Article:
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  6. In my country, people translate for ARS 0.06 (those are pesos) per source word, which would be close to USD 0.0136. Sometimes there is a discount for fuzzy matches.

    I am a college student and I live with my brother and still that couldn´t even cover my monthly book-related expenses.

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  7. It all depends on your language, your business plan and your perseverence.

    I really believe that people who work for next to nothing can only blame themselves.

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  8. What i don’t get is how those agencies can think that something as complex as a patent can be translated with a machine; and they actually believe that it will make sense afterwards. Good luck!

    I am currently facing another cheapskate phenomenon: I keep getting e-mails from other translators offering me their services for rates that make me reach for a tissue to dry my tears for fear that they will starve to death soon. As long as this end of the foodchain does not comprehend that we are specialists and professionals and should charge accordingly, the other end (cheapskate agencies) will have no need to act differently. Why should they?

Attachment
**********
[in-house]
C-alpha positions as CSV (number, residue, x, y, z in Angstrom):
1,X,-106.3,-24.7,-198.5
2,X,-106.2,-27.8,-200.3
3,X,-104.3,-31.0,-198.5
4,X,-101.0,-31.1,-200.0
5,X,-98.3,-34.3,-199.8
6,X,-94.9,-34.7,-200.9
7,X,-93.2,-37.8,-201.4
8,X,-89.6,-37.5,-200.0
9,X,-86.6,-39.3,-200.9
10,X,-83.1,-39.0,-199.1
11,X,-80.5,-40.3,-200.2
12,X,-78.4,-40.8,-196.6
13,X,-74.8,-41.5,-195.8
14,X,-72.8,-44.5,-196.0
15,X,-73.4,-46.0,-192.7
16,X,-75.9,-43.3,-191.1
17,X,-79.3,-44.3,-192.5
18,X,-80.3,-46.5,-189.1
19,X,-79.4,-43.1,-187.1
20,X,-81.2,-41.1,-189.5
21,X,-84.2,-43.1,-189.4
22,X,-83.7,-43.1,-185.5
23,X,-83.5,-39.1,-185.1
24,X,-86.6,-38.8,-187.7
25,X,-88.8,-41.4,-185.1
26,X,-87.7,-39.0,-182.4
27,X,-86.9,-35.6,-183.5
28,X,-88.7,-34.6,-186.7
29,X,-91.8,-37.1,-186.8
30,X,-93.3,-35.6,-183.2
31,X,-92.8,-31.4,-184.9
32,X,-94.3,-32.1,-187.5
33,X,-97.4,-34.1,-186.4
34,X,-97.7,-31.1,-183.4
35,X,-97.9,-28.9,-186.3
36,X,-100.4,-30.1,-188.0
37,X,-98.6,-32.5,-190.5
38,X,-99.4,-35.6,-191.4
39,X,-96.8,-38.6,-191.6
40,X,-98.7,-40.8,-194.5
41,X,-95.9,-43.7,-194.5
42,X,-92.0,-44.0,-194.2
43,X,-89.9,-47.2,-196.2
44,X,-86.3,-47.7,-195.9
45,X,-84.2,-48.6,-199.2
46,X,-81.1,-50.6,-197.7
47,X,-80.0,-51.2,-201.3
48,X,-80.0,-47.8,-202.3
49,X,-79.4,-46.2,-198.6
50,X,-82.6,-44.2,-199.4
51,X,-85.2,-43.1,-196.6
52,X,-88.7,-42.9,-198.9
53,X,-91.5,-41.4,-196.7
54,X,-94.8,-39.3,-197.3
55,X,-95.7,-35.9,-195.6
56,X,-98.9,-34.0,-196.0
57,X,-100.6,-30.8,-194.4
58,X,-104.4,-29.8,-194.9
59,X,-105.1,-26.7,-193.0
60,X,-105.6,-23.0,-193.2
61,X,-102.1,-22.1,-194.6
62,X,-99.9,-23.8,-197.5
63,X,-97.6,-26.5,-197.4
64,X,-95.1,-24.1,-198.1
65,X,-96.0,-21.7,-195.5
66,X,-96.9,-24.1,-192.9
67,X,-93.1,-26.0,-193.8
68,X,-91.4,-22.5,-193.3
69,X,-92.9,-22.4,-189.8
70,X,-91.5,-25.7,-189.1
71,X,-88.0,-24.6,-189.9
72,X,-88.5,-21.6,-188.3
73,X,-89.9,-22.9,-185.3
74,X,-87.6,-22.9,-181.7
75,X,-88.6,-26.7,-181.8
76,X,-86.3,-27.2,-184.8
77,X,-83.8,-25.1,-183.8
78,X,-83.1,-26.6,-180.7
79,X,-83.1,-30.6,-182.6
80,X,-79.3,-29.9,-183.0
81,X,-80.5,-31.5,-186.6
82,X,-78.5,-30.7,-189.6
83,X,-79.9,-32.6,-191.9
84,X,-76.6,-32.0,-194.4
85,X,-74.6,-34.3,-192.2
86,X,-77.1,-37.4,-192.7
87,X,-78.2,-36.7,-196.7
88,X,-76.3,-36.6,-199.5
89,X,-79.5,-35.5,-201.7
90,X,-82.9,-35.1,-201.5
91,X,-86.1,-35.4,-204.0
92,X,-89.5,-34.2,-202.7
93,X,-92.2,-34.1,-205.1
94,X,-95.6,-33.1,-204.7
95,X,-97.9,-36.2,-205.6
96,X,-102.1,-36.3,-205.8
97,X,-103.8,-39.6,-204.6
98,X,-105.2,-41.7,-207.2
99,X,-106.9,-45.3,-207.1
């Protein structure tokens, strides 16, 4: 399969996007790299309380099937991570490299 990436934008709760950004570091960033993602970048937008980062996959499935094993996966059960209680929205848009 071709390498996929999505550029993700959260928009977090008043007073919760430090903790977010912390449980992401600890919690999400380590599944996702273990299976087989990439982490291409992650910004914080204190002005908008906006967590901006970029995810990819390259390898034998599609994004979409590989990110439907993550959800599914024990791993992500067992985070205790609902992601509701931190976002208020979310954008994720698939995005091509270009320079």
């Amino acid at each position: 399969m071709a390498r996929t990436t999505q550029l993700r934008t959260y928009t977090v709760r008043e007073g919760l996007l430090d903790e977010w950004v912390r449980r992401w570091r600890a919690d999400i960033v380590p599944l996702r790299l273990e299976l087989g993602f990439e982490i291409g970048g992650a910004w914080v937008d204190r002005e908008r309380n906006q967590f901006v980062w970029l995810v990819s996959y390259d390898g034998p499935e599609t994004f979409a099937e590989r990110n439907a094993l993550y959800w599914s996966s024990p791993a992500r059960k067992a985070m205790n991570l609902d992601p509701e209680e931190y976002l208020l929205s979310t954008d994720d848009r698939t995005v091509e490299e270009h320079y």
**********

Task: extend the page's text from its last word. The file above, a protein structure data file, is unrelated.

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    • I too get a dozen resumes from translators who are hungry for work most days.

      They all say how professional they are, often in very strange English, and that they charge 6 cents a word or less.

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  9. We, freelance translators, are expected to exhibit our professionalism or professionality by not replying with “Fuck off!” or “Don’t bother me again.”

    Once, I was visiting the Great Wall with a client of mine. Since it is a tourist spot in China, there came up a bunch of peddlers who tried to sell something to us. It bothered my client and I told them to go away. One of the peddlers chided me, “You should have said ‘No, thanks!’ politely, instead of ‘Go away!’ with a bad tone. It is your right to say no, but it is our right to offer.” You see, I was ashamed of myself.